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Fantasy Deserves More Credit

             Fantasy novels are in a sub-genre of romance. The fantasy genre was given it's title to supply the storyteller with an idea that entertains and enables him/her to put an ideological story across that the audience will conform to.
             Fantasy stories provide the reader with a story of an unlikely hero and their quest, an escape from reality into a world that includes magic, obstacles, deception, and mystery, and in doing so, provides an opportunity for the reader to develop a creative mind. Two examples of these fantasy novels are The Hobbit and The Neverending Story. .
             The Hobbit revolves around the hero character Bilbo Baggins. However he did not show his hero personality until later on in the story. At the beginning, Bilbo was introduced as weak and defenseless. He kept to himself most of the time because the other hobbits in Hobbiton thought he was queer. "Still it was probable that Bilbo, although he looked and behaved exactly like a second edition of his solid and comfortable father, got something a bit queer (italics mine) in his make-up from the Took side, something that only waited for a chance to come out" (Tolkien 13). He showed no qualities of a traditional hero character of a romance novel. However, the author continues throughout the story to build up Bilbo's character to that of a hero by having him save his friends, the dwarves, on several occasions, either with his quick thinking or his tremendous courage. "There is more to him than you guess (italics mine), and a deal more than he has any idea of himself" (Tolkien 34). He was also armed with a powerful .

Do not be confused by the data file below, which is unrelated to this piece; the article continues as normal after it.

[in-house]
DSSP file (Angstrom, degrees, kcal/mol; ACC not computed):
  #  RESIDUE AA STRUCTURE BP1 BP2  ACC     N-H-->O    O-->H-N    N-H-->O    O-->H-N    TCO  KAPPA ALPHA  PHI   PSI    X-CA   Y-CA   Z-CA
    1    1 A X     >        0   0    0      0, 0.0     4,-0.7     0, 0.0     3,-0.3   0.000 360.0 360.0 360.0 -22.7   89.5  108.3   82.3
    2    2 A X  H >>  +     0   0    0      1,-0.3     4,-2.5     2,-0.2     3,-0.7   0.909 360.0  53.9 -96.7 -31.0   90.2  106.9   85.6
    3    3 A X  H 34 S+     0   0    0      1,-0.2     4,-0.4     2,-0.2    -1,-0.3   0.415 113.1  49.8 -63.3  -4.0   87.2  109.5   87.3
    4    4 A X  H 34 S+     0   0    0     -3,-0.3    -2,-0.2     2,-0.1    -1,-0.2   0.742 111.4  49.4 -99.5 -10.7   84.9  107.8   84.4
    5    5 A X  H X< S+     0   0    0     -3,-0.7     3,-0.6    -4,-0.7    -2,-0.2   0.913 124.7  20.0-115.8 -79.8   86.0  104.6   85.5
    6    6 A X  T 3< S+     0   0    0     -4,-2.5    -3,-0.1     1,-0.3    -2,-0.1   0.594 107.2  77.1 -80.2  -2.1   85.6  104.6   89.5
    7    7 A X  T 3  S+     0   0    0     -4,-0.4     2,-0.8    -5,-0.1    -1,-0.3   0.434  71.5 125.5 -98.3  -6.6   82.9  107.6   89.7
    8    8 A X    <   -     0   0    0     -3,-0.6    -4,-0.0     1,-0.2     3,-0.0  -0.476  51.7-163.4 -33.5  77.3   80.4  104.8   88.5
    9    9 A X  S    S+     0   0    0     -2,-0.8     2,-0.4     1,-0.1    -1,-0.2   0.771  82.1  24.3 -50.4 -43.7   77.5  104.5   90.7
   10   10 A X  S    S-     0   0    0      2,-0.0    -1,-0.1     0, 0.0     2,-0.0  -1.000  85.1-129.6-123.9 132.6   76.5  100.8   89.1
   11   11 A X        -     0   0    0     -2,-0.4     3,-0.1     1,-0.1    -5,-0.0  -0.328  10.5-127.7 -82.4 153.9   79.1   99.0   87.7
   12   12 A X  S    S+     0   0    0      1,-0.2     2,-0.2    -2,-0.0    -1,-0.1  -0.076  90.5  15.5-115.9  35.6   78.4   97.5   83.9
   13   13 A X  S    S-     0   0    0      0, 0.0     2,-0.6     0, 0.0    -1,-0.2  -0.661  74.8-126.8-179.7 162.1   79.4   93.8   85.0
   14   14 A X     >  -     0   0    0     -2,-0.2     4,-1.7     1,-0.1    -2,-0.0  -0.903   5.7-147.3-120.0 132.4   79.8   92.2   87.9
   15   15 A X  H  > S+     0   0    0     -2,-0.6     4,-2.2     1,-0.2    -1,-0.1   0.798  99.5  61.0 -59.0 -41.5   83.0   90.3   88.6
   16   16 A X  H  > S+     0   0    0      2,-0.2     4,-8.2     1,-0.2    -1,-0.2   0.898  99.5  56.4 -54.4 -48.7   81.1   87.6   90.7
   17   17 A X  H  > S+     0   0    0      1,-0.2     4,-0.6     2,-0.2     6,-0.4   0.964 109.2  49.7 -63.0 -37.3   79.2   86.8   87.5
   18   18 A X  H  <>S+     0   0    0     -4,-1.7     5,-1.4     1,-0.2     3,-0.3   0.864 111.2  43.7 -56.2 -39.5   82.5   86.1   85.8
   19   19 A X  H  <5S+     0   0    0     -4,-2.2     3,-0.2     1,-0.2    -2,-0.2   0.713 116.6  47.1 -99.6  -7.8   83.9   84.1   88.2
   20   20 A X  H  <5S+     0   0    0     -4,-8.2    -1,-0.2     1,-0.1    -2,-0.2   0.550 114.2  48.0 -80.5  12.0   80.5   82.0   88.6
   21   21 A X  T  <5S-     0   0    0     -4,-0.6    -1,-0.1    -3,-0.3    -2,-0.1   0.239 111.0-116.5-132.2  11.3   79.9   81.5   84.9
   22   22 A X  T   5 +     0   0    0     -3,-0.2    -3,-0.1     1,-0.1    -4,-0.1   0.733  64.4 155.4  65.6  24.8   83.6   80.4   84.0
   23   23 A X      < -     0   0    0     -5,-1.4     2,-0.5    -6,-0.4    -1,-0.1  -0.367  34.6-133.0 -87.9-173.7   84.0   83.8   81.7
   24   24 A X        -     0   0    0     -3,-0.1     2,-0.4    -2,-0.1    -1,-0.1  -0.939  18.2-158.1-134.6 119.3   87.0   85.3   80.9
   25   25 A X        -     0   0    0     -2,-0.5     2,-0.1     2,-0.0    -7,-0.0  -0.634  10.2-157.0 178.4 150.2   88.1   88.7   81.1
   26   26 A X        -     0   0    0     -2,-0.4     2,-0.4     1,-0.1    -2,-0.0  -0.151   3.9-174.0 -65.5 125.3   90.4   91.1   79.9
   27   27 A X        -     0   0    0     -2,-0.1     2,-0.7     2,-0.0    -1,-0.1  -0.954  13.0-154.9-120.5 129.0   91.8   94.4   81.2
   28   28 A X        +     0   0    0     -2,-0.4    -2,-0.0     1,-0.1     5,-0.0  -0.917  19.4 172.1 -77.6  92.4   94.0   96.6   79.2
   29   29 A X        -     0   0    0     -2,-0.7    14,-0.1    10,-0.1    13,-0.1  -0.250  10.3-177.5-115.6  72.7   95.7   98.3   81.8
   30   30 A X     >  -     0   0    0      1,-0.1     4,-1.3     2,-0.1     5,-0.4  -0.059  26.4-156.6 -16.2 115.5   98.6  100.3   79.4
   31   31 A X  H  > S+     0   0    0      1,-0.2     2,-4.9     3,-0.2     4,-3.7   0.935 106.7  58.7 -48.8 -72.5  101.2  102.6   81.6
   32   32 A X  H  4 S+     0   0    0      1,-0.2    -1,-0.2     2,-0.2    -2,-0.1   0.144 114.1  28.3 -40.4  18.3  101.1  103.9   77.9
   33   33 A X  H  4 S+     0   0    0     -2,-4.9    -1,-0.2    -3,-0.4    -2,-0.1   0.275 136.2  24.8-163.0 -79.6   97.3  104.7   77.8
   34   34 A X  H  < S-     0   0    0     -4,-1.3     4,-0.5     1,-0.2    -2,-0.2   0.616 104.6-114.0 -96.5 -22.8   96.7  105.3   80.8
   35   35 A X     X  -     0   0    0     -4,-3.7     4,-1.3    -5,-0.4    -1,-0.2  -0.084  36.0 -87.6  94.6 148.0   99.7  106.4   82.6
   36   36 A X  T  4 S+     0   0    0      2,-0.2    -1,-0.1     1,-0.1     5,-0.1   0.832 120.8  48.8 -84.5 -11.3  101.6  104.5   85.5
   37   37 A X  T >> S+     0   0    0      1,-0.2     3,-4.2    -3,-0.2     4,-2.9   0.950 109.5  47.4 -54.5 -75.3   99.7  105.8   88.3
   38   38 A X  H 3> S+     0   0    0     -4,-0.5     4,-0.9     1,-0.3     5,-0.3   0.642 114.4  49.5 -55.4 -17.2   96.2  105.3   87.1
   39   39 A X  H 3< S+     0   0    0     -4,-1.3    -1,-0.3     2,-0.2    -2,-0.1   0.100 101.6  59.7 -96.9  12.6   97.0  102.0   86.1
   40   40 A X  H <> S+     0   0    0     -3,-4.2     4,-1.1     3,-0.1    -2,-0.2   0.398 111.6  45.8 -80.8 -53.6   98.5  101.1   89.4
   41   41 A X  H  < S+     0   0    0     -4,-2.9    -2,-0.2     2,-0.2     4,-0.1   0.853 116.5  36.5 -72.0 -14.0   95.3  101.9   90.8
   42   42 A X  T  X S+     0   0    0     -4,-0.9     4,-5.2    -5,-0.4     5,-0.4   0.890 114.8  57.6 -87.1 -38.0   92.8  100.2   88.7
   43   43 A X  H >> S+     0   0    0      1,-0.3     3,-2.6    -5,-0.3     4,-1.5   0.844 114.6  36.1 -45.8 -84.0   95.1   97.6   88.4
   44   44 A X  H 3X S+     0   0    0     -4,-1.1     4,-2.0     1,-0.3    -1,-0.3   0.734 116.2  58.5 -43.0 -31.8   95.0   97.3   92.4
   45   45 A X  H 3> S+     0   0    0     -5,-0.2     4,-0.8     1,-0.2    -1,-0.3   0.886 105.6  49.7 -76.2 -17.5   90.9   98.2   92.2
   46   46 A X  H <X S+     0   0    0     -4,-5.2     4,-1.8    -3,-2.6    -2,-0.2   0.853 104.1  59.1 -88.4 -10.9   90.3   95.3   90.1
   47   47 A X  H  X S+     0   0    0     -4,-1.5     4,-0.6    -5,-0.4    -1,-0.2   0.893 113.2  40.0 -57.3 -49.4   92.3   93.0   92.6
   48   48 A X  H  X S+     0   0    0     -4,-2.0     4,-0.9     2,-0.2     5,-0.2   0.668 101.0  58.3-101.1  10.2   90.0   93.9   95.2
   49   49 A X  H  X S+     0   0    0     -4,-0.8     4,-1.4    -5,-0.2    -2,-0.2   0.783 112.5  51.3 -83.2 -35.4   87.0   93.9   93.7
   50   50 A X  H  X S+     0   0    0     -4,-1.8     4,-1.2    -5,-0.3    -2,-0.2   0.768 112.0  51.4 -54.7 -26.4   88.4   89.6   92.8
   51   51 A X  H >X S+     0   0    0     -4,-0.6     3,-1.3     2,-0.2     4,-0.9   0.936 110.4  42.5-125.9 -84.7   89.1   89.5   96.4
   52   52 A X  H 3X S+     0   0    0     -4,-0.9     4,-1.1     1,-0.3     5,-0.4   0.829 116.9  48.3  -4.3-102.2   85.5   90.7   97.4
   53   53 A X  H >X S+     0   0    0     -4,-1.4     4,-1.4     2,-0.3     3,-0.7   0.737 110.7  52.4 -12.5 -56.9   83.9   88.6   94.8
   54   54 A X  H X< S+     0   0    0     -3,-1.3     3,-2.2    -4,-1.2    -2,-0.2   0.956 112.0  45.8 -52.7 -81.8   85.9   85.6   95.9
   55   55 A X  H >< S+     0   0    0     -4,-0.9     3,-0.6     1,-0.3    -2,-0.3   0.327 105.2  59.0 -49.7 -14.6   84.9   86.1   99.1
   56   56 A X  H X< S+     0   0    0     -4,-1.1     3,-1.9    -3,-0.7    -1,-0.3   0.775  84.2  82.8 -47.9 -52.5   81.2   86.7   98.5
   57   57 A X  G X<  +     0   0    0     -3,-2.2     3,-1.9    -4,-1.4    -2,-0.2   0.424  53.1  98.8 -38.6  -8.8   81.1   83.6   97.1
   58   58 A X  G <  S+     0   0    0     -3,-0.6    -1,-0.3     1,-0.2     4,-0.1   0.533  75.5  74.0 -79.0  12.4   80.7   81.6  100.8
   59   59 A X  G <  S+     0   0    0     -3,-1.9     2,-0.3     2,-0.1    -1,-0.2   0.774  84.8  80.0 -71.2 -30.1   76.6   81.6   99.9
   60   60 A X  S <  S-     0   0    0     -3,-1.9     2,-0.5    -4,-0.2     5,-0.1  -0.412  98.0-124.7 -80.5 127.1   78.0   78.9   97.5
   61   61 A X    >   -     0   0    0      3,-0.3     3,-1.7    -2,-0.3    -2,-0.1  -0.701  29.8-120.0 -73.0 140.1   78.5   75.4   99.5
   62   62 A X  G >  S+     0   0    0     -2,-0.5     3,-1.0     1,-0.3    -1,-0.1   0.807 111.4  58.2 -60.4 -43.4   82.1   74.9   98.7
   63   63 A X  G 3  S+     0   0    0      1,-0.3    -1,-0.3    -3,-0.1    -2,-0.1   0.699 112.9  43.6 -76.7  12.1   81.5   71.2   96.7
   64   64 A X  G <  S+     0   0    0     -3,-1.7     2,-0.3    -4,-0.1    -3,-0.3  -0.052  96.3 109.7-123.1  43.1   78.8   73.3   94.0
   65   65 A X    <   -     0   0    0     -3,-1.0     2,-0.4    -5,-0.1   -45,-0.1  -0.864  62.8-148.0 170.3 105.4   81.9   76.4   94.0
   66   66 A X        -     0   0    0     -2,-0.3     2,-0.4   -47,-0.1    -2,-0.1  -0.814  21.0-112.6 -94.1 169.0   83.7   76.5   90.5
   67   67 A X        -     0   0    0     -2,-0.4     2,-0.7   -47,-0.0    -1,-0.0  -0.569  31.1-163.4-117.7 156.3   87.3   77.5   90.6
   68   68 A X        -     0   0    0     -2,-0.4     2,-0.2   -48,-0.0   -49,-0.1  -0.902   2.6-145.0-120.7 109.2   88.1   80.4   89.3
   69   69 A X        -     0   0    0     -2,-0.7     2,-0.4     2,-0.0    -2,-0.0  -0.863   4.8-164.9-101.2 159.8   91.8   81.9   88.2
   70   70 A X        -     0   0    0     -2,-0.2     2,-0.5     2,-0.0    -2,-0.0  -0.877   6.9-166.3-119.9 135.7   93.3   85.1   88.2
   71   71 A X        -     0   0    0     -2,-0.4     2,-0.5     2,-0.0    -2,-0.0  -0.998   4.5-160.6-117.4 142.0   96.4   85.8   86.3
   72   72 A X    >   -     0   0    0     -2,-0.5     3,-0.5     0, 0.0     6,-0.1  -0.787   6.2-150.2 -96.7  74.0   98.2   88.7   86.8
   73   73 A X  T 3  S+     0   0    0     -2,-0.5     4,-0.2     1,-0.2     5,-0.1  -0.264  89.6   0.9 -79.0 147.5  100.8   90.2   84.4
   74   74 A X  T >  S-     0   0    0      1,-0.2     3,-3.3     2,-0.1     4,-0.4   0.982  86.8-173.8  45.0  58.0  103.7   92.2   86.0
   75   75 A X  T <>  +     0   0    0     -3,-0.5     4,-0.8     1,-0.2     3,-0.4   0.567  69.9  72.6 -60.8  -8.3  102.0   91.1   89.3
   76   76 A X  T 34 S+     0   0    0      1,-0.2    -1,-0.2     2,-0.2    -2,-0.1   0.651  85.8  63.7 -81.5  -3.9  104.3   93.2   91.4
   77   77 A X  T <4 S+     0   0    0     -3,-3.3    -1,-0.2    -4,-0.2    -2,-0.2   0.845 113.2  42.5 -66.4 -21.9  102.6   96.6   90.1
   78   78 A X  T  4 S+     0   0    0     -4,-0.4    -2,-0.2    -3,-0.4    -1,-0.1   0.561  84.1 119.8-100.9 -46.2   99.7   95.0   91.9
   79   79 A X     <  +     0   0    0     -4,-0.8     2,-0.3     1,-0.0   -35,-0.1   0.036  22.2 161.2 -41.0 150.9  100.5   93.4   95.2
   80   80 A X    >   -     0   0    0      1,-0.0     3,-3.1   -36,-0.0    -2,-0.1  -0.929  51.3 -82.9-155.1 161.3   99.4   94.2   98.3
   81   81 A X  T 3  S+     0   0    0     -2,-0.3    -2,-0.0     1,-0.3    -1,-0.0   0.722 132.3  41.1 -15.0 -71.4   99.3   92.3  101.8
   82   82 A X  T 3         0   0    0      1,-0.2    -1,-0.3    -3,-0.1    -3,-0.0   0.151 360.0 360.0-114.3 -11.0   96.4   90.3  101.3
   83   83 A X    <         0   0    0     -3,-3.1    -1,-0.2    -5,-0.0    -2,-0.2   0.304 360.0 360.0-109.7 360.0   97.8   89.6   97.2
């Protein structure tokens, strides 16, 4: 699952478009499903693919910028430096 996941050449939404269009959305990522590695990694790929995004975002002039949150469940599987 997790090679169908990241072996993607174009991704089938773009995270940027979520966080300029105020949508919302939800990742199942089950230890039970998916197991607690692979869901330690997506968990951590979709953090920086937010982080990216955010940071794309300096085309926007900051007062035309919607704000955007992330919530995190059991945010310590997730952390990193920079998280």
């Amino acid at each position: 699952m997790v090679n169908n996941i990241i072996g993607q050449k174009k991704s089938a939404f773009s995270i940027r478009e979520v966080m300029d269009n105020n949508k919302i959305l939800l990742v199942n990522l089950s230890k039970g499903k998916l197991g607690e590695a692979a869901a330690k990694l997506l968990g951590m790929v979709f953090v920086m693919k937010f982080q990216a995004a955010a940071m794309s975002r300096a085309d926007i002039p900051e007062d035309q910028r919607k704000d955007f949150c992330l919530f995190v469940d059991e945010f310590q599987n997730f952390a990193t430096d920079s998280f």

sword made by elvish magic and the Ring of Power that enabled him to make himself invisible. He rose up from being a small, weak, defenseless character without many friends, to a hero who along the way made life-long friends with the elves and the dwarves. "I have done everything everyone had said I could not. I pity them, for they are the ones who will live an un-lived life" (Tolkien 358).

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